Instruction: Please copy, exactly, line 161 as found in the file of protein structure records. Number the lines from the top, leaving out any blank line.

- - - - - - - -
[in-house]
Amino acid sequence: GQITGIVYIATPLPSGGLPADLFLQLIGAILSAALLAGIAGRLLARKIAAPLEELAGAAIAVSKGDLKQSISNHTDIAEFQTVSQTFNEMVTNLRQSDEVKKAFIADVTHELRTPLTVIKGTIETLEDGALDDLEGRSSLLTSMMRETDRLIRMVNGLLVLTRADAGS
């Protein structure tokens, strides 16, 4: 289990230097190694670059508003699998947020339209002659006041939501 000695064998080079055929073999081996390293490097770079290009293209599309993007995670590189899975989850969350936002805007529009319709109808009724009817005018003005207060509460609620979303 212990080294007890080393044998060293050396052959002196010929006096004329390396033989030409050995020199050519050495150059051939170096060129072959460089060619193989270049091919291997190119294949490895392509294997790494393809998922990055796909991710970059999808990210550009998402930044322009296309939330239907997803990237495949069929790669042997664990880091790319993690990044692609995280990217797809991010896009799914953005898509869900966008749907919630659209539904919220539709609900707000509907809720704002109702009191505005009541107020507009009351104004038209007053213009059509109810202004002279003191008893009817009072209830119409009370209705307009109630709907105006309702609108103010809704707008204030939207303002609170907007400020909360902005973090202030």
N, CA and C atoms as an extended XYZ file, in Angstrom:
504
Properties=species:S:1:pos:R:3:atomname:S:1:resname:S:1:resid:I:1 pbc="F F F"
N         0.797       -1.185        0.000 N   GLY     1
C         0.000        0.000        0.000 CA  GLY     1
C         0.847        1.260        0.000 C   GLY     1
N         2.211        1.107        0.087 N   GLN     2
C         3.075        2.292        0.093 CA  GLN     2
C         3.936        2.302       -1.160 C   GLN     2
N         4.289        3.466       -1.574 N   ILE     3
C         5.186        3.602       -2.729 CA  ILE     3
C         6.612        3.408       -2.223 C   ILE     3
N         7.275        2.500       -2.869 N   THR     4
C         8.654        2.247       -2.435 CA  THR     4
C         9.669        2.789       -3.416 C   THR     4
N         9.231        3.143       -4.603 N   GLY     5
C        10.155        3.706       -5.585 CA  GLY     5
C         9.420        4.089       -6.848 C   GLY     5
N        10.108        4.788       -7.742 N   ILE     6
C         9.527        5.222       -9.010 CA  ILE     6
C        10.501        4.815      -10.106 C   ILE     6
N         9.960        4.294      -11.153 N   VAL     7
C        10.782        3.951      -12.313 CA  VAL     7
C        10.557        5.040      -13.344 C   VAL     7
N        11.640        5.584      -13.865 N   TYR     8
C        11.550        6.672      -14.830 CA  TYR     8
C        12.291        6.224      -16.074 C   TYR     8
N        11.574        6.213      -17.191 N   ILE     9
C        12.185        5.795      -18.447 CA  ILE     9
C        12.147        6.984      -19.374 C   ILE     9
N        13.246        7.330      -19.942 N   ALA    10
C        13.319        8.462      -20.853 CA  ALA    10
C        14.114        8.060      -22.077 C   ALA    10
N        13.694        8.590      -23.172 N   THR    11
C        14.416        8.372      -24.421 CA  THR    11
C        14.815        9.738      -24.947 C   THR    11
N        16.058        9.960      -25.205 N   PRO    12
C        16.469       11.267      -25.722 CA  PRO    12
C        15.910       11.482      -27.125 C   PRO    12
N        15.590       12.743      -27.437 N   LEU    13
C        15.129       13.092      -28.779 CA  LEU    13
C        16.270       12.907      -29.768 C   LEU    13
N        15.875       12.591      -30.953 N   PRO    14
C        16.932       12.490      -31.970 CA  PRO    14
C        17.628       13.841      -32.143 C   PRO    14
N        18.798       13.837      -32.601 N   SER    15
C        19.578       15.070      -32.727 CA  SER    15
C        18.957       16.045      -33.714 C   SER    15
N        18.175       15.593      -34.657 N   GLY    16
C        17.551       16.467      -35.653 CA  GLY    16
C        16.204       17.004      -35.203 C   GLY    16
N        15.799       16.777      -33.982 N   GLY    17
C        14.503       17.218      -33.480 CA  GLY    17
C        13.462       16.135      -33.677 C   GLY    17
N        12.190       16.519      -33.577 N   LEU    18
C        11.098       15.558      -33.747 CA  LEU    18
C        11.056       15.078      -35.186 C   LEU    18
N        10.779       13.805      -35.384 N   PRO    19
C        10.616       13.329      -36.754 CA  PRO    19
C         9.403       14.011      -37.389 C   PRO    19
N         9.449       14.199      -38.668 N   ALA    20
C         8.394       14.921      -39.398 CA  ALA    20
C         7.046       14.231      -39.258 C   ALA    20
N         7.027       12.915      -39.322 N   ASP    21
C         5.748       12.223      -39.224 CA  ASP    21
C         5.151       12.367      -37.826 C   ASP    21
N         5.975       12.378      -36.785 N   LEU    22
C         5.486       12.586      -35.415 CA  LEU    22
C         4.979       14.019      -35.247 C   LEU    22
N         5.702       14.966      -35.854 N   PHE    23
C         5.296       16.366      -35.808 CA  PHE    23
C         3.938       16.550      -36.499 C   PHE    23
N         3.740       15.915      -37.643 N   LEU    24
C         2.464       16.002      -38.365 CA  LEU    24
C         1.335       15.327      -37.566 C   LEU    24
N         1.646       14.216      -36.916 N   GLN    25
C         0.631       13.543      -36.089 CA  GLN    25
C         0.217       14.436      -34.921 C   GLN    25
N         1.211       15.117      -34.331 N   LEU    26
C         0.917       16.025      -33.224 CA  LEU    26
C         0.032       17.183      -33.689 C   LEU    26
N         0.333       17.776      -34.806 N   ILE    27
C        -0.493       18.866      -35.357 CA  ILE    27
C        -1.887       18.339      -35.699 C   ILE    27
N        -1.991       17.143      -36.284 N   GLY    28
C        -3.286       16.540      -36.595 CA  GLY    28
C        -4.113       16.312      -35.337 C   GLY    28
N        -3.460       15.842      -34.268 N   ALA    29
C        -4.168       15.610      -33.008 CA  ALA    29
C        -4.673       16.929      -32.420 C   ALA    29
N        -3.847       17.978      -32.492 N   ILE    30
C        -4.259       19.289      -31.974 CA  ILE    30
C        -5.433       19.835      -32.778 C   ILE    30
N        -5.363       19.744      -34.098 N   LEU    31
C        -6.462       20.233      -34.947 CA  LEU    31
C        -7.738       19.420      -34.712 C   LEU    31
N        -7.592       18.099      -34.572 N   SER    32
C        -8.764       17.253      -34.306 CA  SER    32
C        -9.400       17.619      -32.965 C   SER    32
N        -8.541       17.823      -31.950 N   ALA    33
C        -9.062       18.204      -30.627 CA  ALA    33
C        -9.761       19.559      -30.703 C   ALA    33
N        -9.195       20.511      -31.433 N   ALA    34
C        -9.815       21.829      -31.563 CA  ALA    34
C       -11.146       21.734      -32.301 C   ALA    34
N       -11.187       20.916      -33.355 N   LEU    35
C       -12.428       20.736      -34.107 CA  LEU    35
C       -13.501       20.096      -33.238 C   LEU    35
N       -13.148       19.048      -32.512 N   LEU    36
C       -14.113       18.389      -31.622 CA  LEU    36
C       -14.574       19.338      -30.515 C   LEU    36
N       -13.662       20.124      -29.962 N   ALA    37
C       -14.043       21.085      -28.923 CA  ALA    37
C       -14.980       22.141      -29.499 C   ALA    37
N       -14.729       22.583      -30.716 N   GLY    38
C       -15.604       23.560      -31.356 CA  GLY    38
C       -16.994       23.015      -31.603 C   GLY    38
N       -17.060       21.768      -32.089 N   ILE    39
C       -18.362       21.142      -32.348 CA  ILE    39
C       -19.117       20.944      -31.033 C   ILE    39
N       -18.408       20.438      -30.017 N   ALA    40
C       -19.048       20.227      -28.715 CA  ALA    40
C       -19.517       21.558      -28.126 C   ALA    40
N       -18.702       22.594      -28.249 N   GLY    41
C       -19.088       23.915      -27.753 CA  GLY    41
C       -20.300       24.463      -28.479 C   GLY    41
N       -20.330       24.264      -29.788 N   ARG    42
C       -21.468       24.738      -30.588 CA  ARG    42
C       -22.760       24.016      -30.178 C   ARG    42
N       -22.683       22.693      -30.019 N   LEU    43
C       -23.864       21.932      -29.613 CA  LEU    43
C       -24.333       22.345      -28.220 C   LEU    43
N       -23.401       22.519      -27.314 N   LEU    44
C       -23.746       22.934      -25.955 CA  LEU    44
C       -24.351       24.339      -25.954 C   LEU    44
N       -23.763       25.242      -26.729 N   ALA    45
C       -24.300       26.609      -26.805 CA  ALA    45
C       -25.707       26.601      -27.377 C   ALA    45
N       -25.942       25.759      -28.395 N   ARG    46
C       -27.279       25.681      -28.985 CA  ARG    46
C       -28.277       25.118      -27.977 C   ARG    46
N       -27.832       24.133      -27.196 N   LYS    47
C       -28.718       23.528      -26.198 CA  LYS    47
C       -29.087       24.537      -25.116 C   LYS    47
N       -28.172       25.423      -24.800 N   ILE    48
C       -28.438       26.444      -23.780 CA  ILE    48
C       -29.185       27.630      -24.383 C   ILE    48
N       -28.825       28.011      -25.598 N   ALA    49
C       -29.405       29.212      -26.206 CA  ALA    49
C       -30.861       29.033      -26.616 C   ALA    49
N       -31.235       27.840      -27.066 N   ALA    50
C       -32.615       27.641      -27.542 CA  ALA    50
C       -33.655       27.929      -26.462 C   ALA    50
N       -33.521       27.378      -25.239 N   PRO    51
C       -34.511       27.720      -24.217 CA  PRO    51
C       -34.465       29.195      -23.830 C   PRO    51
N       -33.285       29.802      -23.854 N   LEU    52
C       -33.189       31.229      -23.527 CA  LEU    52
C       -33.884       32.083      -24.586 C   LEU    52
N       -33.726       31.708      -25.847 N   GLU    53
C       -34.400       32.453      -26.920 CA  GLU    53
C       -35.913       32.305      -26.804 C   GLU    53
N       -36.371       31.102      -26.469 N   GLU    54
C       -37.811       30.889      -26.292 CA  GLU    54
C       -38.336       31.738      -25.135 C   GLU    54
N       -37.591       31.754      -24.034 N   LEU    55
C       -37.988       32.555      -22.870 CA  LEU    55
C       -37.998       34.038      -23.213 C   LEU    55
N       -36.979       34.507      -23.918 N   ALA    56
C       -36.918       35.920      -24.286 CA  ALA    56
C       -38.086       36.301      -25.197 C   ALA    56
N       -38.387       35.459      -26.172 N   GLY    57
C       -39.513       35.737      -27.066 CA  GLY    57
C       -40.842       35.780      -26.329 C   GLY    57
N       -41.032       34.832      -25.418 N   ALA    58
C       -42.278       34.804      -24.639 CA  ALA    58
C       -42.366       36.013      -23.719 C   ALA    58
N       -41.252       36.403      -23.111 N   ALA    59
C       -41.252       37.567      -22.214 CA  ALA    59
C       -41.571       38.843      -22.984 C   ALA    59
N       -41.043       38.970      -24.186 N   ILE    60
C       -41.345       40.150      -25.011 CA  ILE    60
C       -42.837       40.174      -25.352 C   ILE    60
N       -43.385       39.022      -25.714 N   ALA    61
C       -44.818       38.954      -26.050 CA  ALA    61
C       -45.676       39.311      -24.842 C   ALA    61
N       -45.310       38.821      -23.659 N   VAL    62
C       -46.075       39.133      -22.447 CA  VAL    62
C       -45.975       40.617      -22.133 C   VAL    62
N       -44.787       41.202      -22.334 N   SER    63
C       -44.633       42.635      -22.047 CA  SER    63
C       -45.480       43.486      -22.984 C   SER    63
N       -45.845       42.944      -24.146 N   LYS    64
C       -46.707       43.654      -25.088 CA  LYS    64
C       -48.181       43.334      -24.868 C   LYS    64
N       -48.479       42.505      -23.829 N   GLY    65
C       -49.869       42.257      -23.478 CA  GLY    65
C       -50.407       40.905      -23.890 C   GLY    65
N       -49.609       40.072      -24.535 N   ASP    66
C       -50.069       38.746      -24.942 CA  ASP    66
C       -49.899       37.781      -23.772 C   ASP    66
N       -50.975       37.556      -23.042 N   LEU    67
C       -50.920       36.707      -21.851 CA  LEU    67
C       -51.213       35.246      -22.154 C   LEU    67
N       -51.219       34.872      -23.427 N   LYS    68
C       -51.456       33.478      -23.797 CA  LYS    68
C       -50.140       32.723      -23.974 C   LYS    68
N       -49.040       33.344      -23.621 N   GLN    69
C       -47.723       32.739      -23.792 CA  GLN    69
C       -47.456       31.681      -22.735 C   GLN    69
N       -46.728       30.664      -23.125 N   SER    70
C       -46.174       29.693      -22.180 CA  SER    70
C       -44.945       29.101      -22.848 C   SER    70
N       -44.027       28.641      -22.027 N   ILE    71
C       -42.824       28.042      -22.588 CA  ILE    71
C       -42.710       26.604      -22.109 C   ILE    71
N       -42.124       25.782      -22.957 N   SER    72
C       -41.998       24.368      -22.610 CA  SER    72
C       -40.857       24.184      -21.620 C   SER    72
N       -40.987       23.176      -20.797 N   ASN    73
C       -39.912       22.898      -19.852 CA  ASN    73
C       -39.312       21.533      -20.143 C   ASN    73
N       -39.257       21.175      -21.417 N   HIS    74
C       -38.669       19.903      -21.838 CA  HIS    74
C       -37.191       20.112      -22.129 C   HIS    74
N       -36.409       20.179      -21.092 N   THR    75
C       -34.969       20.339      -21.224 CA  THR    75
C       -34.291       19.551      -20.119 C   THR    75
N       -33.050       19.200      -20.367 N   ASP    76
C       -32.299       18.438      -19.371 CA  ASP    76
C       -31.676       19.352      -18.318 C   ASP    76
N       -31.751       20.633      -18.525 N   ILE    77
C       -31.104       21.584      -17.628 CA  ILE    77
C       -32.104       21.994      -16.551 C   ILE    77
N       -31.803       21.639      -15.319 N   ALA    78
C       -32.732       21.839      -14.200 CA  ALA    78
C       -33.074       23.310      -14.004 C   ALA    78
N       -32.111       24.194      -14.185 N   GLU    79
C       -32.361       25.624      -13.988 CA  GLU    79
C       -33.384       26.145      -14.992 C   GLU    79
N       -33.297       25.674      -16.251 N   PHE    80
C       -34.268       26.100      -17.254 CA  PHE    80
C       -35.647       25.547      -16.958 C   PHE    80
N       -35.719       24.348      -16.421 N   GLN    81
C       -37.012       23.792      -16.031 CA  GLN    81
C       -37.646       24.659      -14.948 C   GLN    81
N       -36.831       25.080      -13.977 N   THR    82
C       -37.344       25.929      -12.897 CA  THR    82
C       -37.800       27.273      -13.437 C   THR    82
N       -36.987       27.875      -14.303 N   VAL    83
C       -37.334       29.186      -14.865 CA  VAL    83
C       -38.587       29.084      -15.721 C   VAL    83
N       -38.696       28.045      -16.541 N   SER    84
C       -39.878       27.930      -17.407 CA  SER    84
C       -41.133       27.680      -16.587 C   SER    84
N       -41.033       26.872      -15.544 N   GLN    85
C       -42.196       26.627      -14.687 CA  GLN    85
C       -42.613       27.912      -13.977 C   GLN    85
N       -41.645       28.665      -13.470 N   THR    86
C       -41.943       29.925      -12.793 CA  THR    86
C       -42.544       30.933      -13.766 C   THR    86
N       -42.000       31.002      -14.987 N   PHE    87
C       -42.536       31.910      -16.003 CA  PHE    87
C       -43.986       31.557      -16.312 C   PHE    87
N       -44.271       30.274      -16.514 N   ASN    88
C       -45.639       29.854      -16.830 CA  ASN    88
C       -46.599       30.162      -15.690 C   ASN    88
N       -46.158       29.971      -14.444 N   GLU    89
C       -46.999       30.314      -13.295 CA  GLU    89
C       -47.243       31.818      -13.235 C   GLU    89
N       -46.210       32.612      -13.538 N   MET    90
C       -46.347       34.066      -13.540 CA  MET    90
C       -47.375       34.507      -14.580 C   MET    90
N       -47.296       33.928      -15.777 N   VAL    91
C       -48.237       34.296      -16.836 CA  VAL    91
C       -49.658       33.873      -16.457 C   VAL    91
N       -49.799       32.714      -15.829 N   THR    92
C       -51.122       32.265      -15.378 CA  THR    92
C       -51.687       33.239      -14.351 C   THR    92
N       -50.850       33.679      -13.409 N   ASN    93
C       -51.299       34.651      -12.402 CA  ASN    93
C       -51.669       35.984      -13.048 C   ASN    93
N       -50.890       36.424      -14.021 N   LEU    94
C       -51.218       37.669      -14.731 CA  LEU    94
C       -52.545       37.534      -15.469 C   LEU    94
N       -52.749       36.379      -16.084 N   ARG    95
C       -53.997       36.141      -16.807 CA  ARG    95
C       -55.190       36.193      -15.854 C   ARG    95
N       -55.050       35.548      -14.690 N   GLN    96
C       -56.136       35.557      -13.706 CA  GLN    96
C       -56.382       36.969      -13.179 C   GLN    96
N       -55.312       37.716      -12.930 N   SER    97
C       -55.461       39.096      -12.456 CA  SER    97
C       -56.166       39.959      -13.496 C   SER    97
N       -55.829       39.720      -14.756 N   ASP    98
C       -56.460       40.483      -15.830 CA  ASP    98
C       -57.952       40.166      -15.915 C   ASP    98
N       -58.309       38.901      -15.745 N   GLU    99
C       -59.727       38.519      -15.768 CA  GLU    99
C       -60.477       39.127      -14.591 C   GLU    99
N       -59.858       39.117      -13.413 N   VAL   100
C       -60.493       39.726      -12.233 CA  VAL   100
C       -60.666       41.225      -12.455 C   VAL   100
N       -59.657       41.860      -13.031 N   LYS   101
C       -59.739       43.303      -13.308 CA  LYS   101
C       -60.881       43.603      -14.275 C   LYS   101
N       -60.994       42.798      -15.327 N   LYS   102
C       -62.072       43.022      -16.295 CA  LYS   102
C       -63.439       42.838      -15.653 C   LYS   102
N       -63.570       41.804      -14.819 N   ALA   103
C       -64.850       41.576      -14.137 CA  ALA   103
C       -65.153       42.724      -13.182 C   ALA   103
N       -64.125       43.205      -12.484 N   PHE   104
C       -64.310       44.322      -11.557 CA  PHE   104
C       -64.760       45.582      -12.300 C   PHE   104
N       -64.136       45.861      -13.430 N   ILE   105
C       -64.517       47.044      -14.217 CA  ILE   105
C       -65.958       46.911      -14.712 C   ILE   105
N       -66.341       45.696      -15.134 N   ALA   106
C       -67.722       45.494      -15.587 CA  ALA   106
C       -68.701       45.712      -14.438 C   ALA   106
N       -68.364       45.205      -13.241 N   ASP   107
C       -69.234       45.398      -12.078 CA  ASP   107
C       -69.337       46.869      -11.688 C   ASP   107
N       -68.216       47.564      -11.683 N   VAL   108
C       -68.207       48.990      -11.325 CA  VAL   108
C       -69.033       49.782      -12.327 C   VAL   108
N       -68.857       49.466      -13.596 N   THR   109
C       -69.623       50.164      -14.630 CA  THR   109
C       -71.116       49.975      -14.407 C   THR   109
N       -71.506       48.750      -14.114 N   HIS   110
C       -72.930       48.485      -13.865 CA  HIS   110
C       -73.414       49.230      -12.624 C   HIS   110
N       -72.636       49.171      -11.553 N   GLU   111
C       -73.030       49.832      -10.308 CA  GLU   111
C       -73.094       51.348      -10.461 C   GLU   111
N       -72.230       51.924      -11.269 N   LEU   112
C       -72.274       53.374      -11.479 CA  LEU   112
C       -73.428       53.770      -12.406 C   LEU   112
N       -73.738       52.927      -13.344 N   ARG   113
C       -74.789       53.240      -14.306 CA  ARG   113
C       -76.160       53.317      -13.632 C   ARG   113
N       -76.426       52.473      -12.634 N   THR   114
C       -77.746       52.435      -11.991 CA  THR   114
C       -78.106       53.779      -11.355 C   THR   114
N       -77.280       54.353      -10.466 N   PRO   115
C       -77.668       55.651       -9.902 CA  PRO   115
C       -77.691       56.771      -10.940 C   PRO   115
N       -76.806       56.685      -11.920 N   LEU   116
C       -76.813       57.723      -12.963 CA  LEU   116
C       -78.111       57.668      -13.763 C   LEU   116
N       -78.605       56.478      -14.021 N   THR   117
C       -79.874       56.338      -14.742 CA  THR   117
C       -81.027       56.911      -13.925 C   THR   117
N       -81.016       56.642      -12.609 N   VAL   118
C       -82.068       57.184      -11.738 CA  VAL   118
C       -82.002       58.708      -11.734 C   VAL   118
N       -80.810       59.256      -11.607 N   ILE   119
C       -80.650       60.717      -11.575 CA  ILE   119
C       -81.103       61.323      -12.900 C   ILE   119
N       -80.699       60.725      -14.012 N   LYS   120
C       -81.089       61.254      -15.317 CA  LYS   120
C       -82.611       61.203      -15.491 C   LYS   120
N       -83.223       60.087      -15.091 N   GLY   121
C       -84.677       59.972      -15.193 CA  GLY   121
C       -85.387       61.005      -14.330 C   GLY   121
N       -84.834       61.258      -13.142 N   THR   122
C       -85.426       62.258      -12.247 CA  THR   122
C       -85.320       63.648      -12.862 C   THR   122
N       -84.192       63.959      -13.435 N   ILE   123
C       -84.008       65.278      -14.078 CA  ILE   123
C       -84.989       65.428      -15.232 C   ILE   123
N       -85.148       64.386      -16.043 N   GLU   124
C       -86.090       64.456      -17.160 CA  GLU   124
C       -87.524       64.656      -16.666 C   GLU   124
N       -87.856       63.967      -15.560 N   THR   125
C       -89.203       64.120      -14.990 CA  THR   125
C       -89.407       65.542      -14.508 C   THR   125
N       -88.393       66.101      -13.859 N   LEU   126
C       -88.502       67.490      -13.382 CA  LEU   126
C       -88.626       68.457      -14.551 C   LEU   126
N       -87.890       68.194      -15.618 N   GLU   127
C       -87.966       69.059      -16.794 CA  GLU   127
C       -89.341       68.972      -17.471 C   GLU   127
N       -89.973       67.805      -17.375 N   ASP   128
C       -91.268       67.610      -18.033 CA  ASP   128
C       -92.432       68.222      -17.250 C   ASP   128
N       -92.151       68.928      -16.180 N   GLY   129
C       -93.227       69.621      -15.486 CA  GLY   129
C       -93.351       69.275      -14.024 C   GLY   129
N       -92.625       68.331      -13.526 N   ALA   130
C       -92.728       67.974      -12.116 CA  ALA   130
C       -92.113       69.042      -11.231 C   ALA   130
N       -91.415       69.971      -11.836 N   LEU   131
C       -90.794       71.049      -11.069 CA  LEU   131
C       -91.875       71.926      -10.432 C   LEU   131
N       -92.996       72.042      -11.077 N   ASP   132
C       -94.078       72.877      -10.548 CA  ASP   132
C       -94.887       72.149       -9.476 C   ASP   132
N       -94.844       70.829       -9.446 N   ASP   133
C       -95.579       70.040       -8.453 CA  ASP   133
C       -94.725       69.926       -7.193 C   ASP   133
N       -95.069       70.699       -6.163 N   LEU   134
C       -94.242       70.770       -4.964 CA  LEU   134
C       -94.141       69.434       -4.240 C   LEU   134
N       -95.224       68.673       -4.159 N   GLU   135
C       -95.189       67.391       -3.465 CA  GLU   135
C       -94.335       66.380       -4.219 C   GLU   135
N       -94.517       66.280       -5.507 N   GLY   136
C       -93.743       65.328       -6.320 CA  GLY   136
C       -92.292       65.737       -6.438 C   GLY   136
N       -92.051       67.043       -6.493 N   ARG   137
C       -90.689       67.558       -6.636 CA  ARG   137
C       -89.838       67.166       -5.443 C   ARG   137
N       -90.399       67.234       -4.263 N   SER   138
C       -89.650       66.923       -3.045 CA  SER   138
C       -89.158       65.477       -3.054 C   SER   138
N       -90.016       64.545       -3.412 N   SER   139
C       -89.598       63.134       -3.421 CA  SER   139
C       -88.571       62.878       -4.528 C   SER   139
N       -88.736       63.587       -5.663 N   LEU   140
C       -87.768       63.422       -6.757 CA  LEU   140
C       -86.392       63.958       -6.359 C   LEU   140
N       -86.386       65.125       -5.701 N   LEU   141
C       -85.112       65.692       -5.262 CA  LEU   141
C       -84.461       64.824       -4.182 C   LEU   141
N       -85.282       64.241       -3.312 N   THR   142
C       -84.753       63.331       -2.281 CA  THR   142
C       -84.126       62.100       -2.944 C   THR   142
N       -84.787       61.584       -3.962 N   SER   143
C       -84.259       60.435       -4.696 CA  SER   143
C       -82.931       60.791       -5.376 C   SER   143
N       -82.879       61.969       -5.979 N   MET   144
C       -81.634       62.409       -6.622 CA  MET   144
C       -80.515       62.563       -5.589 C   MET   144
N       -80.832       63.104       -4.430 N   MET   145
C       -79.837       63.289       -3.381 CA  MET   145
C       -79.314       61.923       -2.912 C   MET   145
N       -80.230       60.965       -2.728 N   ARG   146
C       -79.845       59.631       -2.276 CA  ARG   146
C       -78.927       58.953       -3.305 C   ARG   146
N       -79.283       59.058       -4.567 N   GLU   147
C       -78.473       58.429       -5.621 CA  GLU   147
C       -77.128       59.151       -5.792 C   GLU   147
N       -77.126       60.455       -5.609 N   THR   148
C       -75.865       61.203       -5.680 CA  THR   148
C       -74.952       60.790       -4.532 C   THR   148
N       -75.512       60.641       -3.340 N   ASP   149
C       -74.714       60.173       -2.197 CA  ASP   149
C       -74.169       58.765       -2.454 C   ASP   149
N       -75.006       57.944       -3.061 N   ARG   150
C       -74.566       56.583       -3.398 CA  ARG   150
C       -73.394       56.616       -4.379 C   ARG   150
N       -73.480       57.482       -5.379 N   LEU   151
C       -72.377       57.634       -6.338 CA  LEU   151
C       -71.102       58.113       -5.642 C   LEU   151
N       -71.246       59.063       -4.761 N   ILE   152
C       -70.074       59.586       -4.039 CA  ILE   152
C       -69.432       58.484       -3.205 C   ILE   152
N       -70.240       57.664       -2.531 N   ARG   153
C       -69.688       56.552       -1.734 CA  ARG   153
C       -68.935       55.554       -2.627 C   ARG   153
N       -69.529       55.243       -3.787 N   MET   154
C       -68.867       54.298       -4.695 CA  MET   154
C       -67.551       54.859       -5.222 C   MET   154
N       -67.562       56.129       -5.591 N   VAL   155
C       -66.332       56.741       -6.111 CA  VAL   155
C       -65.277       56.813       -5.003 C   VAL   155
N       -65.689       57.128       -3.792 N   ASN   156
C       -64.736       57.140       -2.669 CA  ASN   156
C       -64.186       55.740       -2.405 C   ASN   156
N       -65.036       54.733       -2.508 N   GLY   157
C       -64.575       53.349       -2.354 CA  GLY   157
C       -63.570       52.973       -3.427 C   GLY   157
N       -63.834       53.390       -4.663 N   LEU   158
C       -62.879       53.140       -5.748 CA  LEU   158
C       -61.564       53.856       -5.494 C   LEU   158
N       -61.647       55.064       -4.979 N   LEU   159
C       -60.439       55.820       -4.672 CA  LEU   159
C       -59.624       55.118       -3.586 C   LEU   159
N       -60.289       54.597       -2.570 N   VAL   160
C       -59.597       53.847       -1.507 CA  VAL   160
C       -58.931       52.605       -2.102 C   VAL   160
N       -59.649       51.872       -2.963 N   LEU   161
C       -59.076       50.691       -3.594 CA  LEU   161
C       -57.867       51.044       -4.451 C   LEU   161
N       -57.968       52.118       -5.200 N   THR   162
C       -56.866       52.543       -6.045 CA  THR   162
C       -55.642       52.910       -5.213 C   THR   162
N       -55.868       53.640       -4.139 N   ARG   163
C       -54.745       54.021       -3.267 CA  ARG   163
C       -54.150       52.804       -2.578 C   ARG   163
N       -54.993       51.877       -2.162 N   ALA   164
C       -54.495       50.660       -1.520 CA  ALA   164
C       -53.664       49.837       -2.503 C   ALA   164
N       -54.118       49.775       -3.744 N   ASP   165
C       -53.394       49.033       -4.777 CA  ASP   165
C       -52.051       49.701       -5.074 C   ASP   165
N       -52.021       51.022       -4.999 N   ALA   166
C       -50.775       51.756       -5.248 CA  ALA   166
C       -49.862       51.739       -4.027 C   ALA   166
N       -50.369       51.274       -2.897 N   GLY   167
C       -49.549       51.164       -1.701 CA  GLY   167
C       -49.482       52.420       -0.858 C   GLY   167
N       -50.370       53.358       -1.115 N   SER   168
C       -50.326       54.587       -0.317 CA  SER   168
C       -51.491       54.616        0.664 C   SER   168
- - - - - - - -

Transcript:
C       -33.189       31.229      -23.527 CA  LEU    52